Recently, The Guardian made waves with a story on the spread of “pseudo-public spaces” in London. Pseudo-public spaces appear to be typical public spaces such as parks and plazas, but are privately owned and subject to (often secret) rules that are enforced by private security. Some of London’s most prominent landmarks are surrounded by corporate-owned plazas such as the London Eye, King’s Cross, and even City Hall. As the The Guardian explains:
“ [Pseudo-public spaces] appear unrestricted to the average person as long as they are behaving in ways that corporate landowners approve of, such as passing through on the way to work or using the area for spending and consumption. It is only by exhibiting unsanctioned behaviour – holding a political demonstration, for example, or attempting to sleep rough in the area – that citizens are able to discover the limitations on these seemingly public sites.”
People have a general expectation of what is permissible in public spaces. For the most part, the rules are fairly permissive in a truly public space, and the first amendment generally applies to individual activity. In pseudo-public spaces, however, not only are the rules unclear, but the ownership of these spaces is often opaque to the greater public. This disruption to longstanding notions of public space is subtle, but has major implications for cities and the public realm. The Guardian report quotes Tony Leach of the organization Parks for London as saying:
“I’m a strong believer that parks are our last remaining truly democratic public spaces, and that should continue. A lot of our great protest and reformist movements started in parks because they were natural gathering places. These spaces are a representation of our freedom in society, which is little by little being eroded. I think a lot of people just don’t realise it.”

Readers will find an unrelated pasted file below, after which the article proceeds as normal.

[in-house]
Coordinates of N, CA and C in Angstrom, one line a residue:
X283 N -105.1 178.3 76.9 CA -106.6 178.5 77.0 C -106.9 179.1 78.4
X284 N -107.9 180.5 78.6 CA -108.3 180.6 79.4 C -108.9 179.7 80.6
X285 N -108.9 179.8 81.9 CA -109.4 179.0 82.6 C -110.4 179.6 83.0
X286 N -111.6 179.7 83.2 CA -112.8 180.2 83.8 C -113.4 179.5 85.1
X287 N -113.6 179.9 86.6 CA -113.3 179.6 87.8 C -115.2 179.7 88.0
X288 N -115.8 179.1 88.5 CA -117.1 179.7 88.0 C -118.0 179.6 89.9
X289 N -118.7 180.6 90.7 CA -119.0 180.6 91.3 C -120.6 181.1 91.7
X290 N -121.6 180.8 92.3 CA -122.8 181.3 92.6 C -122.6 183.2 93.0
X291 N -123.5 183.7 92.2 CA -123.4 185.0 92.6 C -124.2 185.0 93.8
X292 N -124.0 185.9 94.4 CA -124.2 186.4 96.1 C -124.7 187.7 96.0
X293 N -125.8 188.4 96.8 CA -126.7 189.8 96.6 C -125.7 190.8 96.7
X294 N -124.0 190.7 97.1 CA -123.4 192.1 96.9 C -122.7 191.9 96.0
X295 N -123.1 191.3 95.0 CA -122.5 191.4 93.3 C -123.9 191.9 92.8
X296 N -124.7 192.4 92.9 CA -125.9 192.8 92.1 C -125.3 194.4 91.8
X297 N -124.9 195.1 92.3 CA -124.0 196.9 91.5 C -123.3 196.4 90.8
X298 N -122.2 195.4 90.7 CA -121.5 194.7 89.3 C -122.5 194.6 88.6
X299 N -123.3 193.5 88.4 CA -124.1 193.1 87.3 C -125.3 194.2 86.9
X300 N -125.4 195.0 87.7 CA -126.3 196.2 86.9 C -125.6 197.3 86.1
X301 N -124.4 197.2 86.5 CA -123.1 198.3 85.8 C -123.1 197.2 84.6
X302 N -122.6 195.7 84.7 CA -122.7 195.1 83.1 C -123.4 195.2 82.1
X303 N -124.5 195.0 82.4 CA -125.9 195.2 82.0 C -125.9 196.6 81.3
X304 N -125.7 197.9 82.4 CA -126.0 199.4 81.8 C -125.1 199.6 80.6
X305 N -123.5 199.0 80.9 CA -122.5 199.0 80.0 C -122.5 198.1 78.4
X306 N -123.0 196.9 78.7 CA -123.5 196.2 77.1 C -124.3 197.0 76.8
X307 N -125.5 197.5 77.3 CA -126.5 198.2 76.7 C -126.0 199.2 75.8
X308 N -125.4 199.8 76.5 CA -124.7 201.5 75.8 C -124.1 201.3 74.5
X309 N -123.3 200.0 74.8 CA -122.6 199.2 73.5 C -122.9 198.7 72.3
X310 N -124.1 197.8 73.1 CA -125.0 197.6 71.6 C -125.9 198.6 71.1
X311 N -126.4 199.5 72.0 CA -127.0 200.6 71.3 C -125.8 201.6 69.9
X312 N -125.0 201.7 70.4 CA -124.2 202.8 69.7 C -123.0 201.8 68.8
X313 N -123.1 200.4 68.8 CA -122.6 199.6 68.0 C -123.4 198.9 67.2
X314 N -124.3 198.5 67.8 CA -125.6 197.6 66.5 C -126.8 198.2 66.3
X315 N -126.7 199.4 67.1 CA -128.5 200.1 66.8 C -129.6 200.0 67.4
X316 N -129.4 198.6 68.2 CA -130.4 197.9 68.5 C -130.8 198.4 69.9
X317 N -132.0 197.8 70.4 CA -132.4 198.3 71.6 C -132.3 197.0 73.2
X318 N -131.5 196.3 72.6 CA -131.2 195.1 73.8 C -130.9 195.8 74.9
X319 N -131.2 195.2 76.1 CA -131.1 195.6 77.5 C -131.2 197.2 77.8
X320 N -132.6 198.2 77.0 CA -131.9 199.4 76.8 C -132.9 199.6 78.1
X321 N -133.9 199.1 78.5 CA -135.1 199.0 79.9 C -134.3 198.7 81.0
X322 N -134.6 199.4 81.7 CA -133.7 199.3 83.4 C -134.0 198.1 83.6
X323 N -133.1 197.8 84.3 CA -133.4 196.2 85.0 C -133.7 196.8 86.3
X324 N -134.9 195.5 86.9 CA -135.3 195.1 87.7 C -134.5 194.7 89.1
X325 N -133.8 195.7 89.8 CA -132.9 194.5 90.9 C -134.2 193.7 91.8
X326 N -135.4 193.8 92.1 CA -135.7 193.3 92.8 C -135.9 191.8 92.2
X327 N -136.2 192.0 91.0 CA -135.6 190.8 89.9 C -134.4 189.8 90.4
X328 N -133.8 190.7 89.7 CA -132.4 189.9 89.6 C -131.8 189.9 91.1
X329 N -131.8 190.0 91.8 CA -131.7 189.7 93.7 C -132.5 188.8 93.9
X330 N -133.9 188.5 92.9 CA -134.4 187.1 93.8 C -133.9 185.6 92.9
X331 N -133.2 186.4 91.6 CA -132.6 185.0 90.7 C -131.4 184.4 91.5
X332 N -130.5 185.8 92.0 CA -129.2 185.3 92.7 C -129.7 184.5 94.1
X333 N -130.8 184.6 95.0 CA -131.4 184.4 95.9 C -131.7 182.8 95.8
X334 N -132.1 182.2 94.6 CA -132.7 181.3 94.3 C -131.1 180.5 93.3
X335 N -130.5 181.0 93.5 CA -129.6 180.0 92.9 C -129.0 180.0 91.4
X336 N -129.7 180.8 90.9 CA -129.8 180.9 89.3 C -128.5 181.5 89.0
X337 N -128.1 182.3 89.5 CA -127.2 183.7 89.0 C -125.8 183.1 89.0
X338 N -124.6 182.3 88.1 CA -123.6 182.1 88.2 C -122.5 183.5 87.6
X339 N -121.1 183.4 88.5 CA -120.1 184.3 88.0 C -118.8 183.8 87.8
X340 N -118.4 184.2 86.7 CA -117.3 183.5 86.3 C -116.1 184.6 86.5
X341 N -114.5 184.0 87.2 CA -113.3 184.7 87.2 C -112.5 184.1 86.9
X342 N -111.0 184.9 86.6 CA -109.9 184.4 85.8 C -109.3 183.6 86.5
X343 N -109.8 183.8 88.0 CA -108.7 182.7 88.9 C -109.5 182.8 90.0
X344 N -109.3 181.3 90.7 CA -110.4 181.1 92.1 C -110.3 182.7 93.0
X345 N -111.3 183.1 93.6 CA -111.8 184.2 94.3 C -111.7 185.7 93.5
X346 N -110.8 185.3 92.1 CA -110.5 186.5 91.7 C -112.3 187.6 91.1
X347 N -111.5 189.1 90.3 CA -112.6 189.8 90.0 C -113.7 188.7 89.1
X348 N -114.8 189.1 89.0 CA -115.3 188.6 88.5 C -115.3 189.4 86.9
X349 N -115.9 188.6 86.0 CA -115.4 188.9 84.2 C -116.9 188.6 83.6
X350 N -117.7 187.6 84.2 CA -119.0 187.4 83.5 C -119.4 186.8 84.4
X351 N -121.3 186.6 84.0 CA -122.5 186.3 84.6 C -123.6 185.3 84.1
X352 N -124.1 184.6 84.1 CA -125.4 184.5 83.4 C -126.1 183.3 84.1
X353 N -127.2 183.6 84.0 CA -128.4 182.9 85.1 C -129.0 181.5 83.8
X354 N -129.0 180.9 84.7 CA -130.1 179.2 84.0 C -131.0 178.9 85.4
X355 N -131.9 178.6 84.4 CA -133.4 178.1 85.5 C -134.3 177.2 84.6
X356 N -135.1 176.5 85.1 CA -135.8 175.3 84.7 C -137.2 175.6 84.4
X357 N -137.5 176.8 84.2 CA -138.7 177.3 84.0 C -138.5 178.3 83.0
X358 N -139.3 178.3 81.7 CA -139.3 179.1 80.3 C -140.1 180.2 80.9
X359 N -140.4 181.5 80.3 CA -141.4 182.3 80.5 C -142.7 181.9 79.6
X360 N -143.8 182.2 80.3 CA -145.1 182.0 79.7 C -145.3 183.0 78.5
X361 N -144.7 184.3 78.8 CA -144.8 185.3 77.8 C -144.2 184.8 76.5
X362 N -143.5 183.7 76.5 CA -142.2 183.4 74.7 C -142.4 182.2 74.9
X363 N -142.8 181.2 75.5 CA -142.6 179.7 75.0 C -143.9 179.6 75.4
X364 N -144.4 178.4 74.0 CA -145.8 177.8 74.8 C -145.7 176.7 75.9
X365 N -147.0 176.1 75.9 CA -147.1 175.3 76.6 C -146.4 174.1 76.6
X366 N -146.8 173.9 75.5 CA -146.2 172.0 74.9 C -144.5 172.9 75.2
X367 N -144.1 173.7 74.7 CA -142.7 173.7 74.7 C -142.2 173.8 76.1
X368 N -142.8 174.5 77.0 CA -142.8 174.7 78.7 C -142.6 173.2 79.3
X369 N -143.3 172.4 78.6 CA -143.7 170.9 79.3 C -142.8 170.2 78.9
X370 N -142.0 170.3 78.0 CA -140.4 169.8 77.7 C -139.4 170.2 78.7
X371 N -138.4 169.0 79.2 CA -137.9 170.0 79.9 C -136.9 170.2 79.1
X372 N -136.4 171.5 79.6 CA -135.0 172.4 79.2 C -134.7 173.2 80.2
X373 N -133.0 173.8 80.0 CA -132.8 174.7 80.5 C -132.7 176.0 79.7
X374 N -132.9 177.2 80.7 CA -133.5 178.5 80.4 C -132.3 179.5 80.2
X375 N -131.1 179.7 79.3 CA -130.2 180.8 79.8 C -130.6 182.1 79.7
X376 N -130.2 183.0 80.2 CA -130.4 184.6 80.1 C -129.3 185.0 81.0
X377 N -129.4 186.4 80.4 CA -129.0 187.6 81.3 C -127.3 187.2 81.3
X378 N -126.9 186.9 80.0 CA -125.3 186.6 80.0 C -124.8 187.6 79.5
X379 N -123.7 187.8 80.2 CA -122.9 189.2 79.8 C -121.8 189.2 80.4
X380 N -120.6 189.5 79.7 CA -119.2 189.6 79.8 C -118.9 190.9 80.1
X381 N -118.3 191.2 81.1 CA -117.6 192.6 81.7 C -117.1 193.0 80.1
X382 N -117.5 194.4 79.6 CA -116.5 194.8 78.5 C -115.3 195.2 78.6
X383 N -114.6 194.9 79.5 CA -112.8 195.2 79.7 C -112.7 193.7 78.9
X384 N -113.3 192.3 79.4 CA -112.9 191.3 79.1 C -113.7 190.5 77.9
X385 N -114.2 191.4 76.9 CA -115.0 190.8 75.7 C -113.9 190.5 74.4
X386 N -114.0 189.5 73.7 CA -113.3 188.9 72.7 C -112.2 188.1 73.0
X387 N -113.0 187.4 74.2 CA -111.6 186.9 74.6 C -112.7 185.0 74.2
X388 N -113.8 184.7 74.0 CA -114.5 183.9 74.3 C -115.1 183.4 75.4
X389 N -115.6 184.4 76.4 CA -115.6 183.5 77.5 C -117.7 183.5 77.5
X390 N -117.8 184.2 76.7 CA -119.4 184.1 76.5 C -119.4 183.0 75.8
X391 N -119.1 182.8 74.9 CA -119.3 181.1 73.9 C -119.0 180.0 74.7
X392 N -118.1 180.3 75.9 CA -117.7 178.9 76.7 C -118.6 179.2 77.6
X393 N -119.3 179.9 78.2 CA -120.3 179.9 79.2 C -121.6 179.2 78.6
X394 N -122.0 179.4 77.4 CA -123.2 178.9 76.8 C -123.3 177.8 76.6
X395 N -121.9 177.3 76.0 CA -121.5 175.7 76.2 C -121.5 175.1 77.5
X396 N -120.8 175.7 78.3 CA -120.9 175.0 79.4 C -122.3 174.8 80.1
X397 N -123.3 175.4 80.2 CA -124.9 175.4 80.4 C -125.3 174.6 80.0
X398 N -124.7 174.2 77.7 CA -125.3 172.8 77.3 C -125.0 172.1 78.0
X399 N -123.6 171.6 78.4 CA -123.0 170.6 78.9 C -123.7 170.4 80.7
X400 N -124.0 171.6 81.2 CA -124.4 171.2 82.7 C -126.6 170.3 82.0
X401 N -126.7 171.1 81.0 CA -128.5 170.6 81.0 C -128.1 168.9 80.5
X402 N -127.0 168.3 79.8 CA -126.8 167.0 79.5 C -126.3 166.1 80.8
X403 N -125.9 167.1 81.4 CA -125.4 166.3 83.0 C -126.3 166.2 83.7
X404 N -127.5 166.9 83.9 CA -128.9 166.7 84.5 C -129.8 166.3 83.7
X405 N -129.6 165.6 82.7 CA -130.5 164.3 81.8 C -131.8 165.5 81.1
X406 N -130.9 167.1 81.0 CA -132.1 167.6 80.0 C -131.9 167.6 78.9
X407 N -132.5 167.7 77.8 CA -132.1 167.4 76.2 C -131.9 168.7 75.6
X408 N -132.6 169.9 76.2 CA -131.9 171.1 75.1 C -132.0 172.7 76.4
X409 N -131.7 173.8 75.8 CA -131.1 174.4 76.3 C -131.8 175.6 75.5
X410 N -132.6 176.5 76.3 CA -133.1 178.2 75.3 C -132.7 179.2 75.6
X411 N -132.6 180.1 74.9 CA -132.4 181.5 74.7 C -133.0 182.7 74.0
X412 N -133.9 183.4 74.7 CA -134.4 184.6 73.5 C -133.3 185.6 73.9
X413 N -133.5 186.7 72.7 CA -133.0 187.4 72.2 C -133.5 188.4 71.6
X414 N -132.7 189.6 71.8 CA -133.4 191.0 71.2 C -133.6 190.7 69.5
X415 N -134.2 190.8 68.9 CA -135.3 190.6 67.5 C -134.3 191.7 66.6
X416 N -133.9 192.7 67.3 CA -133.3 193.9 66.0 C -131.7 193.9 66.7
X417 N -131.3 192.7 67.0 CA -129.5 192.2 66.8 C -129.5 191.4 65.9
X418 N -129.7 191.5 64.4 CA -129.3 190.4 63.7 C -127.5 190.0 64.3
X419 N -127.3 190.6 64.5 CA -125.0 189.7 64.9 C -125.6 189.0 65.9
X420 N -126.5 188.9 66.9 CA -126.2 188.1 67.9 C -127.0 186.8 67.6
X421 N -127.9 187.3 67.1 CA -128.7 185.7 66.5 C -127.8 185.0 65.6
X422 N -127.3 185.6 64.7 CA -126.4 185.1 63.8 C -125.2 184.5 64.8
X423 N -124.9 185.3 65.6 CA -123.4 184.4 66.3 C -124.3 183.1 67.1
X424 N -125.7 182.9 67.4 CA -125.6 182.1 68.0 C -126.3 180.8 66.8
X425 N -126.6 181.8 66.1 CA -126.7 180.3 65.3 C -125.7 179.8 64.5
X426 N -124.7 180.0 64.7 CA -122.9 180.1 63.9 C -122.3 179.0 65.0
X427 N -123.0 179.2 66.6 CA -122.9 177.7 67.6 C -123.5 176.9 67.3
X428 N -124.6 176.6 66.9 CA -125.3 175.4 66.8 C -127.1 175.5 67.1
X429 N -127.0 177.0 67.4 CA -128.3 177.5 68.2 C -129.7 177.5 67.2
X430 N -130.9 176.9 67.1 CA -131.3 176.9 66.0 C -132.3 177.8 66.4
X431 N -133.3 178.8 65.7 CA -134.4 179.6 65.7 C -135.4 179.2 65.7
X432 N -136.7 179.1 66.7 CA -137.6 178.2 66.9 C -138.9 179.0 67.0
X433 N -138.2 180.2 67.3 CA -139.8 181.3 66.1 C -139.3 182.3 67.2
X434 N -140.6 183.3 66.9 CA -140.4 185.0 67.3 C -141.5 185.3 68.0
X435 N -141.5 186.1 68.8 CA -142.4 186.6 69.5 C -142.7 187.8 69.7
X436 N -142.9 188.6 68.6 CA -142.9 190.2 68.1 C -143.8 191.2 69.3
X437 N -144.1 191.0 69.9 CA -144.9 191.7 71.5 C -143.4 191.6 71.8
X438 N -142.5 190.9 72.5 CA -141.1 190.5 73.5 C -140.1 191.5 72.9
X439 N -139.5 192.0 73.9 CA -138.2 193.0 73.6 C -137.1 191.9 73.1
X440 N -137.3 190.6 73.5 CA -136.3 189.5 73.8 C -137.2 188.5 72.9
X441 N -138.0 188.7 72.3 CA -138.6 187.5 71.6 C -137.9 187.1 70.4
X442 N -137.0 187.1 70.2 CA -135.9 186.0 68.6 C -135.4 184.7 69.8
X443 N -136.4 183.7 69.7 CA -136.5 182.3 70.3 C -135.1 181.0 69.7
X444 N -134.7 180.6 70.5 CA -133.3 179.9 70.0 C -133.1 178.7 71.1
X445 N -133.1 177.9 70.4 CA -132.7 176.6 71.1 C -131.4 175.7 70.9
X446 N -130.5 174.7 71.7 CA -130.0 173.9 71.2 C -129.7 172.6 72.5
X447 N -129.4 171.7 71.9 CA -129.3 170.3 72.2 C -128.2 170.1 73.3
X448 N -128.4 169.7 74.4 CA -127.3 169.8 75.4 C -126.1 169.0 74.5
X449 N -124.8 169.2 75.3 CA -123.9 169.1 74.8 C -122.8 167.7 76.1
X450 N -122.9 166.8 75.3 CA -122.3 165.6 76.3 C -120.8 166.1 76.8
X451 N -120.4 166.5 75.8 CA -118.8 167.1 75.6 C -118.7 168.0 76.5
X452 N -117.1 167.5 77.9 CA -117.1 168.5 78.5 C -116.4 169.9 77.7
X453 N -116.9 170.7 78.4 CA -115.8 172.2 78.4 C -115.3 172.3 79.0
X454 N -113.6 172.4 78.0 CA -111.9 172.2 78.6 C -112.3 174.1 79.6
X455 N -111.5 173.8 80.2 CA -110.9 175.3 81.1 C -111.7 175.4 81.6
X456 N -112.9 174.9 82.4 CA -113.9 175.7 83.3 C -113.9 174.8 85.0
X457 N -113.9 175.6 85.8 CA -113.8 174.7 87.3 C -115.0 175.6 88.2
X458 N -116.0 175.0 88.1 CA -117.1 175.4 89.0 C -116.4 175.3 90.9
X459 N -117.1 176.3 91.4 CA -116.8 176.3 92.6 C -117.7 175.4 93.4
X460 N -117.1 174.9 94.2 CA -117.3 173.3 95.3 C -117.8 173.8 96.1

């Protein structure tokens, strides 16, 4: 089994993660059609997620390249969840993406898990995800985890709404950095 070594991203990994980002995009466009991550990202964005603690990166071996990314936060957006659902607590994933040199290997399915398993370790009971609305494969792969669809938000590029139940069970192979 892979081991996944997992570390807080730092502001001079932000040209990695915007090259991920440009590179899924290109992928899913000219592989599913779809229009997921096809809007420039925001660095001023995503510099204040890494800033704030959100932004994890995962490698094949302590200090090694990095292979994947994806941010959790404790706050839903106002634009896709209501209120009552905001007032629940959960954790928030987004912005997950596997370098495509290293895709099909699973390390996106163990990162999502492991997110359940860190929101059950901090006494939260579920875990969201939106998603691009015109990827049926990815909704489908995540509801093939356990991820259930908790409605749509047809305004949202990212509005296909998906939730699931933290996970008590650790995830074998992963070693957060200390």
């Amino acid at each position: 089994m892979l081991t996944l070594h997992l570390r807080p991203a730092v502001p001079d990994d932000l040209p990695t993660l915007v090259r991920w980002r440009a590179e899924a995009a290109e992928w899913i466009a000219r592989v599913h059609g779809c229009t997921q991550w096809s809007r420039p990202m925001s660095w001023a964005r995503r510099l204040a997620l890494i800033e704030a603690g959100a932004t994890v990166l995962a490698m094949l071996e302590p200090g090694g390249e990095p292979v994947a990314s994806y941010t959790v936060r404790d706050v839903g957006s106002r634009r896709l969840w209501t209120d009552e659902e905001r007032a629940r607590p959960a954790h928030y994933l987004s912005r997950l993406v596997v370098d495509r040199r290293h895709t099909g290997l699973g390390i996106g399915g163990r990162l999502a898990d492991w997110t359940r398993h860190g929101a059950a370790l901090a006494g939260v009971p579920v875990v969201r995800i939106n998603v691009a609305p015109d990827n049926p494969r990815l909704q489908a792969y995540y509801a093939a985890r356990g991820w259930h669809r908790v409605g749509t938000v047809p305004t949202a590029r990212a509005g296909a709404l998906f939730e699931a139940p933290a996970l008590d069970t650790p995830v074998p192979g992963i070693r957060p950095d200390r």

Pseudo-public spaces are created through concessions from local governments to property owners – often when the local government can’t afford to build or maintain the infrastructure. It may at the time sound good in theory, but this isn’t simply contracting out park maintenance. Rather, this is a privatization of the public realm in the densest parts of a great city. Sound familiar?
In Minneapolis, The Commons park in Downtown East exhibits many characteristics of a pseudo-public space. It’s publicly owned but its use is reserved for Vikings and other stadium events on certain days. One year ago at its opening, commentators raised questions about its pseudo-public/private nature. As MinnPost’s Peter Callaghan wrote:
“Who would run it? Who would pay for it? Was it public or private or somewhere in between — the worst of both worlds?”
Meanwhile, the city still struggles to pay for its construction, maintenance, and programming. There are plenty of other nebulous pseudo-public spaces in the area: Gold Medal Park, the plazas at US Bank Stadium and Target Field, and, of course, there’s that never-ending question about what the skyways are.
The Guardian has produced a map of London’s pseudo-public spaces for the public to see where these spaces have crept into their city. How many spaces like this are in our own Twin Cities? Share what you know. Let’s bring this information into the public realm.
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